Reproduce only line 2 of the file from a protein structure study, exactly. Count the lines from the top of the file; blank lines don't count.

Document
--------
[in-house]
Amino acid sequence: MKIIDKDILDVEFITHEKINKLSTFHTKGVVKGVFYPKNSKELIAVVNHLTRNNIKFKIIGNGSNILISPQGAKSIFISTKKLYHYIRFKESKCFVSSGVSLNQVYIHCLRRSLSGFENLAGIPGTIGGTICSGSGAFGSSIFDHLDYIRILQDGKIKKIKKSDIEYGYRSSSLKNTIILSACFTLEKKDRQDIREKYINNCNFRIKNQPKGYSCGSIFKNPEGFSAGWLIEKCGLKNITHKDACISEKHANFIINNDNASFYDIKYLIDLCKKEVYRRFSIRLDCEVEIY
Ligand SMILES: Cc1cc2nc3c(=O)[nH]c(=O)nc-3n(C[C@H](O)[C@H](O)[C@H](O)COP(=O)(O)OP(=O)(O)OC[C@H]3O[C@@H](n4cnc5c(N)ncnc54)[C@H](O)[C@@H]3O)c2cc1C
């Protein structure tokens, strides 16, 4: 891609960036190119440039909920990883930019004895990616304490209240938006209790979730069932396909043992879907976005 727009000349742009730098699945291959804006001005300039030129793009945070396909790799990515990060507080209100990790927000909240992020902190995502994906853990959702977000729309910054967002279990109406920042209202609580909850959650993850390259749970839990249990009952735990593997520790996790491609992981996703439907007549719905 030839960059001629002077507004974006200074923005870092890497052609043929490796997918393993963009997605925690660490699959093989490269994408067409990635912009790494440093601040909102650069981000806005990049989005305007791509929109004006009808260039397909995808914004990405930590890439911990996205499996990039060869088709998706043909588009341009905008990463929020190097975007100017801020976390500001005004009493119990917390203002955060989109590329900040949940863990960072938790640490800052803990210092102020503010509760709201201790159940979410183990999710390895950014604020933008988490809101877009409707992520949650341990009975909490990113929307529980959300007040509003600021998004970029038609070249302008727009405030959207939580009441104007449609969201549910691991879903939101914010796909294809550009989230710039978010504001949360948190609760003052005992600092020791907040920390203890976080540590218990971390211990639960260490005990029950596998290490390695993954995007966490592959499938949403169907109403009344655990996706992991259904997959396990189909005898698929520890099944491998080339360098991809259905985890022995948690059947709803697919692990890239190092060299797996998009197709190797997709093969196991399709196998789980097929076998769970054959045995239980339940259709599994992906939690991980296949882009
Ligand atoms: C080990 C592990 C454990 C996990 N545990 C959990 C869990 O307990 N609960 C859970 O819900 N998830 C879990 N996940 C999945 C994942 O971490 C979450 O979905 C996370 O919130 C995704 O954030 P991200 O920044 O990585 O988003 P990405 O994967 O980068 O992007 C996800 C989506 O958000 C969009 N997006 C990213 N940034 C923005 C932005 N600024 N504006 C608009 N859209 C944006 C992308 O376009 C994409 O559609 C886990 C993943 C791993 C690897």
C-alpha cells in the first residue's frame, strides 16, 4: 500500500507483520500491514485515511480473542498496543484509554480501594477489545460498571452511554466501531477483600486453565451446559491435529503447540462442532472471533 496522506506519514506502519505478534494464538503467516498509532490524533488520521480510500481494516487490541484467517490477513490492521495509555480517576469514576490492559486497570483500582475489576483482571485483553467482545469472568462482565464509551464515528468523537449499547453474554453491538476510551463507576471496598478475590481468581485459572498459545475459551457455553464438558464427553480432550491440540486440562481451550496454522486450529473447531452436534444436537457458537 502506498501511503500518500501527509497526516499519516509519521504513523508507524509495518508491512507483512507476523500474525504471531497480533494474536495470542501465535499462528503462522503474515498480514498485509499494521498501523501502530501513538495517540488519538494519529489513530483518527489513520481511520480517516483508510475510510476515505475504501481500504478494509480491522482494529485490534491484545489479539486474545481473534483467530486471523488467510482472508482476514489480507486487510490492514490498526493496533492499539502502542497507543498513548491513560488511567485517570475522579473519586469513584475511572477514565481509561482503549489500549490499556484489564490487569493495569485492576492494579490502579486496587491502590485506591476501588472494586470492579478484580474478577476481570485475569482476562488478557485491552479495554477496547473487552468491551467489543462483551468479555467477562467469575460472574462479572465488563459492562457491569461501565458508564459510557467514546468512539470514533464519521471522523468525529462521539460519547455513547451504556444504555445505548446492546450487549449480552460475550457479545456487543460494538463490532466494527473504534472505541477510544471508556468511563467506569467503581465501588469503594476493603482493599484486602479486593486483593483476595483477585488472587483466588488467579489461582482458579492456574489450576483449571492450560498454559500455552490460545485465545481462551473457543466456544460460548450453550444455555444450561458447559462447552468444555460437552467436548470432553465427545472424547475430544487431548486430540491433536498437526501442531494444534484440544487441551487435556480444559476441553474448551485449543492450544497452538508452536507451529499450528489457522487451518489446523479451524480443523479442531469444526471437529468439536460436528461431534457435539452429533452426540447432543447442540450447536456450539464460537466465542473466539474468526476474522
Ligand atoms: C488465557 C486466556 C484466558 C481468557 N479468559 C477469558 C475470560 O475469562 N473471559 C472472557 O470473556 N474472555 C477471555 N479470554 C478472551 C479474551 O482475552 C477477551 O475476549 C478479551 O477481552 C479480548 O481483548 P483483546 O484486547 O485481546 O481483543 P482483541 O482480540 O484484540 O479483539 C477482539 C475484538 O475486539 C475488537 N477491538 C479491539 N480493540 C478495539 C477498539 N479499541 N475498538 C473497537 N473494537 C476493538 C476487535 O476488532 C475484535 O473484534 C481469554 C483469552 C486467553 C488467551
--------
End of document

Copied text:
Amino acid sequence: MKIIDKDILDVEFITHEKINKLSTFHTKGVVKGVFYPKNSKELIAVVNHLTRNNIKFKIIGNGSNILISPQGAKSIFISTKKLYHYIRFKESKCFVSSGVSLNQVYIHCLRRSLSGFENLAGIPGTIGGTICSGSGAFGSSIFDHLDYIRILQDGKIKKIKKSDIEYGYRSSSLKNTIILSACFTLEKKDRQDIREKYINNCNFRIKNQPKGYSCGSIFKNPEGFSAGWLIEKCGLKNITHKDACISEKHANFIINNDNASFYDIKYLIDLCKKEVYRRFSIRLDCEVEIY